Sanders, Brown, Grijalva and Conyers: “Hands Off Social Security”

Jodi Jacobson

A group of Senators and Representatives have a message for the deficit reform commission and the White House: Keep your hands off Social Security.

A group of Senators and Representatives have a message for the deficit reform commission and the White House: Keep your hands off Social Security.

Senators Bernie Sanders (D-VT) and Sherrod Brown (D-OH), and Representatives Raul Grijalva (D-AZ), John Conyers (D-MI) and Daniel Maffei (D-NY) briefed reporters on their efforts to head off changes to Social Security that they deem not only unwarranted but dangerous. Sanders and Brown have introduced a Senate Resolution anticipating changes they believe will be proposed by the National Commission on Fiscal Responsibility and Reform, the body created by President Obama to make recommendations on reducing the deficit.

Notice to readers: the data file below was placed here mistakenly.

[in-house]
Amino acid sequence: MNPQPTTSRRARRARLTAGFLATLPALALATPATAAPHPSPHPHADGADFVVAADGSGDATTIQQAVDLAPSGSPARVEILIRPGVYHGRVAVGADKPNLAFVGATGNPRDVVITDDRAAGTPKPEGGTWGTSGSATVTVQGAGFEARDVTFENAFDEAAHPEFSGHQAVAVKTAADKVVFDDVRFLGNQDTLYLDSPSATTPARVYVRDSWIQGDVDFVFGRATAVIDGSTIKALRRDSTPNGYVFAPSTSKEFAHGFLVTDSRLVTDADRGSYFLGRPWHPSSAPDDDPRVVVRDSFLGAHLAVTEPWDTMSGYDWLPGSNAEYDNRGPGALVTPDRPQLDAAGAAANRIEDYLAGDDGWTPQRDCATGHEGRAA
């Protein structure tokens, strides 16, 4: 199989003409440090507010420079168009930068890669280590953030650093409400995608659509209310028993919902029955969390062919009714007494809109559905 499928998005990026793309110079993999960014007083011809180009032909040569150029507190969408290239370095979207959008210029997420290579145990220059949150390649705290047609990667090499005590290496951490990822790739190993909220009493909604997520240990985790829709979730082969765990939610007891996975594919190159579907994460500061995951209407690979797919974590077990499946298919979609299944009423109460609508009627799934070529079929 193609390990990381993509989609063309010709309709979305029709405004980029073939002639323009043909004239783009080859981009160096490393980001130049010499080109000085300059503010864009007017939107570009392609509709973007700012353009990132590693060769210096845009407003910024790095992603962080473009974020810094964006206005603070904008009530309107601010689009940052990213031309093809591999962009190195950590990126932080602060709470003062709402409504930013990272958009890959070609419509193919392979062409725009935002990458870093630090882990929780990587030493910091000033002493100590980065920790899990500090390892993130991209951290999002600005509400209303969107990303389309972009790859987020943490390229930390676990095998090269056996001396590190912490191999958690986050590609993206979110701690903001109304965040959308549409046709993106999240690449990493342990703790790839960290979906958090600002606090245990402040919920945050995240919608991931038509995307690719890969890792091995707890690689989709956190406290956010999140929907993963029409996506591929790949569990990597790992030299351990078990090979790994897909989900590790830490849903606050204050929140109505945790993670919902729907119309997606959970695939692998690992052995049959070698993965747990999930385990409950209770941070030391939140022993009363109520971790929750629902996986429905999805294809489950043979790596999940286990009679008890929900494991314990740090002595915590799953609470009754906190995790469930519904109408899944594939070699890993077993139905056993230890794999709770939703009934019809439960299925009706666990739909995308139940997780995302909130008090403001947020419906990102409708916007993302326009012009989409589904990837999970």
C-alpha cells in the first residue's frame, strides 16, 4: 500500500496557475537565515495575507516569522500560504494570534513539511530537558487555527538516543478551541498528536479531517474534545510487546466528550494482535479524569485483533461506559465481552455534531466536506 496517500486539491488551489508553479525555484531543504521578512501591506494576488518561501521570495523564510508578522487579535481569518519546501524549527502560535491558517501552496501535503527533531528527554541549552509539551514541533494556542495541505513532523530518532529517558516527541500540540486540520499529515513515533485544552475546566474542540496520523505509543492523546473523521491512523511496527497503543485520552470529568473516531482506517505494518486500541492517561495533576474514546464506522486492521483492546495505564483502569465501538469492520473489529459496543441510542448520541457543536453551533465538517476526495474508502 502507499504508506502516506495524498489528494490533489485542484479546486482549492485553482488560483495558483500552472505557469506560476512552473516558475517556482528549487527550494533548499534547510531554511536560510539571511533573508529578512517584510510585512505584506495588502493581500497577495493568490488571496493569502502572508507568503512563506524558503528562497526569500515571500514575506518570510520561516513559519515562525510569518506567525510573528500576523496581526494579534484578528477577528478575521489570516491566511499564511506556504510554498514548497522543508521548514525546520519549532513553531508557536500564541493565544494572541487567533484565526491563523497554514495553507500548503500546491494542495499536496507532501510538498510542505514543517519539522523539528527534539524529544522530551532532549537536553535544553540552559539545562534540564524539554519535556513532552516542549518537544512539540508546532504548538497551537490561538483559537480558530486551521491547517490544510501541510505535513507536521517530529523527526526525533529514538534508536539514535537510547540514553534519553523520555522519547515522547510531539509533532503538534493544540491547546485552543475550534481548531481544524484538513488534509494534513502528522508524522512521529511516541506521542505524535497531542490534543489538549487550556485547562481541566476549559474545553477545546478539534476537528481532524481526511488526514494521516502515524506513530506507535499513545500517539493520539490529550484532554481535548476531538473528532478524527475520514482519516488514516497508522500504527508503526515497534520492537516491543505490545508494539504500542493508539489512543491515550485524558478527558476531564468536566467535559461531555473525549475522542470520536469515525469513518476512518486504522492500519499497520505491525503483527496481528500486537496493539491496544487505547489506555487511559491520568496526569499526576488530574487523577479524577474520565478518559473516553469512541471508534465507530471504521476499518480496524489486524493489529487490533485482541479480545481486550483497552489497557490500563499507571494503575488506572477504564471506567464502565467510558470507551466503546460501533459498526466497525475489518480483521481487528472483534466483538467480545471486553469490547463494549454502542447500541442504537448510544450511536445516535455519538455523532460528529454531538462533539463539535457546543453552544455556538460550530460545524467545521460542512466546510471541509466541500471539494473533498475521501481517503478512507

In the Senate, Brown and Sanders have introduced a “sense-of-the-Senate” resolution on Social Security, which if passed would:

[Express] the sense of the Senate in opposition to privatizing Social Security, raising the retirement age, or other similar cuts to benefits under title II of the Social Security Act.

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As of this writing, the resolution has 11 co-sponsors.

A letter from House members to President Obama opposing changes to Social Security is now circulating for signatures.  “You have charged the National Commission on Fiscal Responsibility and Reform with proposing recommendations that improve the long-term fiscal outlook and address the growth of entitlement spending,” says the letter.